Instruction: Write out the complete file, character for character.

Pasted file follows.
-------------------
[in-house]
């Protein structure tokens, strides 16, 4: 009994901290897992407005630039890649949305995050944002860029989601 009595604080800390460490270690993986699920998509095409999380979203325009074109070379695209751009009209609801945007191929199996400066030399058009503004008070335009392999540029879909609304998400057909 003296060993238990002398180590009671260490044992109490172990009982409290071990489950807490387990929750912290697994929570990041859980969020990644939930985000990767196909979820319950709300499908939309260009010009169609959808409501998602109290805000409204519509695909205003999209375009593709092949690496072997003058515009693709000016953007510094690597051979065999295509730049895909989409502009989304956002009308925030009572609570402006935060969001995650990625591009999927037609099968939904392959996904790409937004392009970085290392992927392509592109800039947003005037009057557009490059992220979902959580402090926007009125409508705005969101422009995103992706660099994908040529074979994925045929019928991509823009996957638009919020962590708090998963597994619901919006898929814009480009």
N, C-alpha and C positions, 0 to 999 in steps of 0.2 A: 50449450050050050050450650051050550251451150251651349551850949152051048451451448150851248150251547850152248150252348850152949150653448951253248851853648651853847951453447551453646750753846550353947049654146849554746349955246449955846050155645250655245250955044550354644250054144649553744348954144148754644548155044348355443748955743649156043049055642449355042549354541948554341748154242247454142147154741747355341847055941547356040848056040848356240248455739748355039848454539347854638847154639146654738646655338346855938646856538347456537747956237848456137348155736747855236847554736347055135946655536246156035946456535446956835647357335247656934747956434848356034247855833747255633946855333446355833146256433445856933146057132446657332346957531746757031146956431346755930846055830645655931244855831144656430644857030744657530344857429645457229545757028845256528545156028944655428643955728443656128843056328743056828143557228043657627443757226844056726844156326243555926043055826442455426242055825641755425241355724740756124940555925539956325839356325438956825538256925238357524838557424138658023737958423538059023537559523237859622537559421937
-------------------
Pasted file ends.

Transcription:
[in-house]
């Protein structure tokens, strides 16, 4: 009994901290897992407005630039890649949305995050944002860029989601 009595604080800390460490270690993986699920998509095409999380979203325009074109070379695209751009009209609801945007191929199996400066030399058009503004008070335009392999540029879909609304998400057909 003296060993238990002398180590009671260490044992109490172990009982409290071990489950807490387990929750912290697994929570990041859980969020990644939930985000990767196909979820319950709300499908939309260009010009169609959808409501998602109290805000409204519509695909205003999209375009593709092949690496072997003058515009693709000016953007510094690597051979065999295509730049895909989409502009989304956002009308925030009572609570402006935060969001995650990625591009999927037609099968939904392959996904790409937004392009970085290392992927392509592109800039947003005037009057557009490059992220979902959580402090926007009125409508705005969101422009995103992706660099994908040529074979994925045929019928991509823009996957638009919020962590708090998963597994619901919006898929814009480009």
N, C-alpha and C positions, 0 to 999 in steps of 0.2 A: 50449450050050050050450650051050550251451150251651349551850949152051048451451448150851248150251547850152248150252348850152949150653448951253248851853648651853847951453447551453646750753846550353947049654146849554746349955246449955846050155645250655245250955044550354644250054144649553744348954144148754644548155044348355443748955743649156043049055642449355042549354541948554341748154242247454142147154741747355341847055941547356040848056040848356240248455739748355039848454539347854638847154639146654738646655338346855938646856538347456537747956237848456137348155736747855236847554736347055135946655536246156035946456535446956835647357335247656934747956434848356034247855833747255633946855333446355833146256433445856933146057132446657332346957531746757031146956431346755930846055830645655931244855831144656430644857030744657530344857429645457229545757028845256528545156028944655428643955728443656128843056328743056828143557228043657627443757226844056726844156326243555926043055826442455426242055825641755425241355724740756124940555925539956325839356325438956825538256925238357524838557424138658023737958423538059023537559523237859622537559421937